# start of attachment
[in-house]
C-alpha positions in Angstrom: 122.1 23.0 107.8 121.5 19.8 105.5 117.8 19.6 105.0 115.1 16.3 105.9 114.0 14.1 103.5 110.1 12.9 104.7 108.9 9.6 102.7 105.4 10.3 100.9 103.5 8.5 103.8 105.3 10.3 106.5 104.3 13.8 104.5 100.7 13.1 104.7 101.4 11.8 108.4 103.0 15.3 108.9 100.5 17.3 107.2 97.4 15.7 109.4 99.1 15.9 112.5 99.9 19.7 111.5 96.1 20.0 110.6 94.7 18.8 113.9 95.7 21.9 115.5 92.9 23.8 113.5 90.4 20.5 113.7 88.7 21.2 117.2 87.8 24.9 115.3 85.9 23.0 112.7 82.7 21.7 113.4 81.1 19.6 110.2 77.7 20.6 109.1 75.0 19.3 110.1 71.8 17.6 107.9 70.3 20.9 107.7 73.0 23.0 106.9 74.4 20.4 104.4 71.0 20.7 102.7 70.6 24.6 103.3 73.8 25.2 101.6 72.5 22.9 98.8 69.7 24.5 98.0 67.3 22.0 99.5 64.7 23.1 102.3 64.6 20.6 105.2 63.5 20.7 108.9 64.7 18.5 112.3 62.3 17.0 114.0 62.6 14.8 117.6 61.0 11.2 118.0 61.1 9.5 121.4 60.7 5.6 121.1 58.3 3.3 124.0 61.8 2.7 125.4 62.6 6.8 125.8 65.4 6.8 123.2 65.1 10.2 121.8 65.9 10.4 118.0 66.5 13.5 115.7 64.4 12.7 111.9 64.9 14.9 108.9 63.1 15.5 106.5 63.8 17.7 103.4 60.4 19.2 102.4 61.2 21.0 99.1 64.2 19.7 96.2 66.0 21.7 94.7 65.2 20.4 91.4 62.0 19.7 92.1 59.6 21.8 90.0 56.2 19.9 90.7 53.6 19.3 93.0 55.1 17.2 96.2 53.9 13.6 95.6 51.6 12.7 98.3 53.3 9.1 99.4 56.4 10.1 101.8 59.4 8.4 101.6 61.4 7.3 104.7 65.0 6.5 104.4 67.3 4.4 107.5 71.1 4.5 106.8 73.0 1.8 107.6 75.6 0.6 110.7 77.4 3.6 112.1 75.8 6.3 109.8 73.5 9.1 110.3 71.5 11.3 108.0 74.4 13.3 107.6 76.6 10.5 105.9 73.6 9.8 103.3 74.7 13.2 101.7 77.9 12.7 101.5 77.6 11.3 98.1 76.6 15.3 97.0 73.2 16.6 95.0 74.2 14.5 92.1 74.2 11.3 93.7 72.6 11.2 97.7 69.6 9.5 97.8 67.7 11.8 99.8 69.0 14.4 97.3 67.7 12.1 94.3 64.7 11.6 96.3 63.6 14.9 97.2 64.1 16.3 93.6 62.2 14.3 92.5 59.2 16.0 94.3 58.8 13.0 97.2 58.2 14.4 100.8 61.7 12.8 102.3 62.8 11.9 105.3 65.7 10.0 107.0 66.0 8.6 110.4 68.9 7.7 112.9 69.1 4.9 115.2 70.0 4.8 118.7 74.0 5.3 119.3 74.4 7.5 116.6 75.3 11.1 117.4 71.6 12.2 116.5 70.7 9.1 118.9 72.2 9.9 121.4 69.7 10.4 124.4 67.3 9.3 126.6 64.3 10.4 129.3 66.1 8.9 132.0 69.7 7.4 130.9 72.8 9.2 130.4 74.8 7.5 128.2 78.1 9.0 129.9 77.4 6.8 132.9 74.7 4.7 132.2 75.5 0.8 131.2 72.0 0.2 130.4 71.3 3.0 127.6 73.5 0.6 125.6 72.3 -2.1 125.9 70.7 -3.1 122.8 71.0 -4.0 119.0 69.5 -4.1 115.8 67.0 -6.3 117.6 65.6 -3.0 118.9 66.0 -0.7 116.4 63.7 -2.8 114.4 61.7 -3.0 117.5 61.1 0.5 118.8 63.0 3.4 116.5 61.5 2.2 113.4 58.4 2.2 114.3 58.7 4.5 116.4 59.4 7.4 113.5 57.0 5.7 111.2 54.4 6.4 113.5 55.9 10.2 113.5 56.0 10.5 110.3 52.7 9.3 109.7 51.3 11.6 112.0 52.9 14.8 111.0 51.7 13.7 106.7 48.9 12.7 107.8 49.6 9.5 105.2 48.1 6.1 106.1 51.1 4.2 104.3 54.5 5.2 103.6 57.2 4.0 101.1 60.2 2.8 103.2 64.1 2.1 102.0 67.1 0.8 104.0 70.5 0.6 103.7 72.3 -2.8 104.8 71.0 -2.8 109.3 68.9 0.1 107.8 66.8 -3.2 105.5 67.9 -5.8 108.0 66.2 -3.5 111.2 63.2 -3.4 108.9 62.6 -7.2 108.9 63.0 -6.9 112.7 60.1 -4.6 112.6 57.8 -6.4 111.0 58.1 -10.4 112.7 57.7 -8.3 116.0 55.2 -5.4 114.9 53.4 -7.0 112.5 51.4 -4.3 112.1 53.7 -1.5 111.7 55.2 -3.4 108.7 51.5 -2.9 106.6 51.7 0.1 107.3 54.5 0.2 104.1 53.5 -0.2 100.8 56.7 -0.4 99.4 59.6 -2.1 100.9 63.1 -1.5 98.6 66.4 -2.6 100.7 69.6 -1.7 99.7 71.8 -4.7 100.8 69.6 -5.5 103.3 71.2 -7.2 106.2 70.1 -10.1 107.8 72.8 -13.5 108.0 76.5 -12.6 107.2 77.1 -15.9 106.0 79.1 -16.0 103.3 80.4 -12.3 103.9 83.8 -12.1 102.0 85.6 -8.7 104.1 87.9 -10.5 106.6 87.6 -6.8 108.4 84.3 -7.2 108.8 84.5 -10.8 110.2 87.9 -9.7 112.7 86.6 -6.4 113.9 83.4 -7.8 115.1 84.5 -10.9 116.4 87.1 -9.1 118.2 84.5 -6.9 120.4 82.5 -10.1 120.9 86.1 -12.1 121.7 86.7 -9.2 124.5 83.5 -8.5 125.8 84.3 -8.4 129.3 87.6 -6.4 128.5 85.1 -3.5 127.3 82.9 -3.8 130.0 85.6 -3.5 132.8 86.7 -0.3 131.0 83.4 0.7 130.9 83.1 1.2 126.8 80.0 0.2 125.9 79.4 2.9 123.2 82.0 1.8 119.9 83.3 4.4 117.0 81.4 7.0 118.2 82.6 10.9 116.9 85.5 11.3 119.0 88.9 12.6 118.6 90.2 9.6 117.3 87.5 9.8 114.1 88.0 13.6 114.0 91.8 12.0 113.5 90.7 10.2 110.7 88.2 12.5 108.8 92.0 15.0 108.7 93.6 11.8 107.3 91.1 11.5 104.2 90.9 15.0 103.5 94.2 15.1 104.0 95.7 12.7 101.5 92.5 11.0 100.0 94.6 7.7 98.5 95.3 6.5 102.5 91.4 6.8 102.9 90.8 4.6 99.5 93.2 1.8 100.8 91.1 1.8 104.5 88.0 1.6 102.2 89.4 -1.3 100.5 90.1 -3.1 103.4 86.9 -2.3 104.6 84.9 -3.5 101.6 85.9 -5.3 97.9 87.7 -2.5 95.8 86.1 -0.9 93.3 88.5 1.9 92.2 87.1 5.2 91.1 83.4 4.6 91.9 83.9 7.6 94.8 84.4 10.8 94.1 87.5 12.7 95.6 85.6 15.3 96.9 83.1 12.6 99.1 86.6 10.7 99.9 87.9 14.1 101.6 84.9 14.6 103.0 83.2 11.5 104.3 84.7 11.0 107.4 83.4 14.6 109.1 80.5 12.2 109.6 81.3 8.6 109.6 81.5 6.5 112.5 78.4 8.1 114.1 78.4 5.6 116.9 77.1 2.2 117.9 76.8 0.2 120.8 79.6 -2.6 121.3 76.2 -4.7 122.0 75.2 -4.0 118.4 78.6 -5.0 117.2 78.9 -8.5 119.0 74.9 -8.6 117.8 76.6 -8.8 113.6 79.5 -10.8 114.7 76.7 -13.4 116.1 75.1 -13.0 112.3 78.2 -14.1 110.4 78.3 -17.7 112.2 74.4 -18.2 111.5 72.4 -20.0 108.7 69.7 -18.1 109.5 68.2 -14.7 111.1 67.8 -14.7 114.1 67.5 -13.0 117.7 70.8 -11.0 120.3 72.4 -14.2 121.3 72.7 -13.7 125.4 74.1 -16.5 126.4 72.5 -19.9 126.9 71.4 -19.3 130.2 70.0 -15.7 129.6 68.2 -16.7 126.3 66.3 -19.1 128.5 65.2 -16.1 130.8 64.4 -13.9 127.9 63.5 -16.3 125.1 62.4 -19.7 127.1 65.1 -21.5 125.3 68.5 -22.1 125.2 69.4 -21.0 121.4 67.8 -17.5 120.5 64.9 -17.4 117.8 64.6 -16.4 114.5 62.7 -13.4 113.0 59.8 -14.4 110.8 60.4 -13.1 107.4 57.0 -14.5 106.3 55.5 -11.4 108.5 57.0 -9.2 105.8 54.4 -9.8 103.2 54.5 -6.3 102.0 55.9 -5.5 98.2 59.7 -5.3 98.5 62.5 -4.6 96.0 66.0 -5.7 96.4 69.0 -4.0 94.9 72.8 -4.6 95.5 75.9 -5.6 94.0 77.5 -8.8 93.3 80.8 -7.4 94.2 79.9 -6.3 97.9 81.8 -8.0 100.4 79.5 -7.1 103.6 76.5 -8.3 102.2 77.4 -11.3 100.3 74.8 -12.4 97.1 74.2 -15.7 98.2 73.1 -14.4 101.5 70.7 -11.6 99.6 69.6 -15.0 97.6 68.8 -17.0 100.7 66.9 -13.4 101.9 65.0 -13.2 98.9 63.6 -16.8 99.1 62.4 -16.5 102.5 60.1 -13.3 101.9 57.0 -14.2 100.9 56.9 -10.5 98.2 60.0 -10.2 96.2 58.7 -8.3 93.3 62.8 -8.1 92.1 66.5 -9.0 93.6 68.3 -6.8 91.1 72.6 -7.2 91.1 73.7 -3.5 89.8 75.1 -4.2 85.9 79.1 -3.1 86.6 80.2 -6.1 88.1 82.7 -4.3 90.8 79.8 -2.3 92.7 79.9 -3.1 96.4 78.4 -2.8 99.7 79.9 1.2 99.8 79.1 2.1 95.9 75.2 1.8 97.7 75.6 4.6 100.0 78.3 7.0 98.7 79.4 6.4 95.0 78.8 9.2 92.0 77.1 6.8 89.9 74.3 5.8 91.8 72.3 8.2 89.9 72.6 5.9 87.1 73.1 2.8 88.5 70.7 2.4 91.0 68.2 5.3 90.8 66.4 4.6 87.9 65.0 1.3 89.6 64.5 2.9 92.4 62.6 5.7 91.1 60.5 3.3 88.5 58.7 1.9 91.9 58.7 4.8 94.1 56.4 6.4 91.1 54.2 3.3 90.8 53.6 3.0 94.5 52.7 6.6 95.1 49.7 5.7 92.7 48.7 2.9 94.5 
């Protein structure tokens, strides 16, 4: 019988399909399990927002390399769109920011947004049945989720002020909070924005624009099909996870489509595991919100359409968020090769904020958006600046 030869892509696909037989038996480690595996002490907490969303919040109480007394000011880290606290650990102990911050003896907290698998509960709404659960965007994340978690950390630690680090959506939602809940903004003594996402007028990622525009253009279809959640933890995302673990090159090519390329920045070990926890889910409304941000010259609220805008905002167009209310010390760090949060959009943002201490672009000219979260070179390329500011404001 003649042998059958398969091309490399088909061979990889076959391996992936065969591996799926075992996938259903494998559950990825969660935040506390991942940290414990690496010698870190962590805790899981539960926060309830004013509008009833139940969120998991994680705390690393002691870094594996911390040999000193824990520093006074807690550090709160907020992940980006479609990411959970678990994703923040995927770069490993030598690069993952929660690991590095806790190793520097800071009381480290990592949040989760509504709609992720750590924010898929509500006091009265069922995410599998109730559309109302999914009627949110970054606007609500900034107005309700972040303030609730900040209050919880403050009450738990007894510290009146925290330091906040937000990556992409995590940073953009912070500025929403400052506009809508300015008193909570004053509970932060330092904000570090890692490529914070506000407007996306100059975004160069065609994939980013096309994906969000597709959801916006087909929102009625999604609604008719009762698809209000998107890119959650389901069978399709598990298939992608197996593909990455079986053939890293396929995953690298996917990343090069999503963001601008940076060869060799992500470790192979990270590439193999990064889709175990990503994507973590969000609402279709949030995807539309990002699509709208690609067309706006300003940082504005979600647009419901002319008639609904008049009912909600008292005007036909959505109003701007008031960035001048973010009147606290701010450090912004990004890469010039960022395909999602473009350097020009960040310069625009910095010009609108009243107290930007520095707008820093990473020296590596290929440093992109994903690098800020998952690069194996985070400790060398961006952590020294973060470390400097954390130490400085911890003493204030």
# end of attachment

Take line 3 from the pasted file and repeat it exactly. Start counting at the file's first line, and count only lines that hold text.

């Protein structure tokens, strides 16, 4: 019988399909399990927002390399769109920011947004049945989720002020909070924005624009099909996870489509595991919100359409968020090769904020958006600046 030869892509696909037989038996480690595996002490907490969303919040109480007394000011880290606290650990102990911050003896907290698998509960709404659960965007994340978690950390630690680090959506939602809940903004003594996402007028990622525009253009279809959640933890995302673990090159090519390329920045070990926890889910409304941000010259609220805008905002167009209310010390760090949060959009943002201490672009000219979260070179390329500011404001 003649042998059958398969091309490399088909061979990889076959391996992936065969591996799926075992996938259903494998559950990825969660935040506390991942940290414990690496010698870190962590805790899981539960926060309830004013509008009833139940969120998991994680705390690393002691870094594996911390040999000193824990520093006074807690550090709160907020992940980006479609990411959970678990994703923040995927770069490993030598690069993952929660690991590095806790190793520097800071009381480290990592949040989760509504709609992720750590924010898929509500006091009265069922995410599998109730559309109302999914009627949110970054606007609500900034107005309700972040303030609730900040209050919880403050009450738990007894510290009146925290330091906040937000990556992409995590940073953009912070500025929403400052506009809508300015008193909570004053509970932060330092904000570090890692490529914070506000407007996306100059975004160069065609994939980013096309994906969000597709959801916006087909929102009625999604609604008719009762698809209000998107890119959650389901069978399709598990298939992608197996593909990455079986053939890293396929995953690298996917990343090069999503963001601008940076060869060799992500470790192979990270590439193999990064889709175990990503994507973590969000609402279709949030995807539309990002699509709208690609067309706006300003940082504005979600647009419901002319008639609904008049009912909600008292005007036909959505109003701007008031960035001048973010009147606290701010450090912004990004890469010039960022395909999602473009350097020009960040310069625009910095010009609108009243107290930007520095707008820093990473020296590596290929440093992109994903690098800020998952690069194996985070400790060398961006952590020294973060470390400097954390130490400085911890003493204030």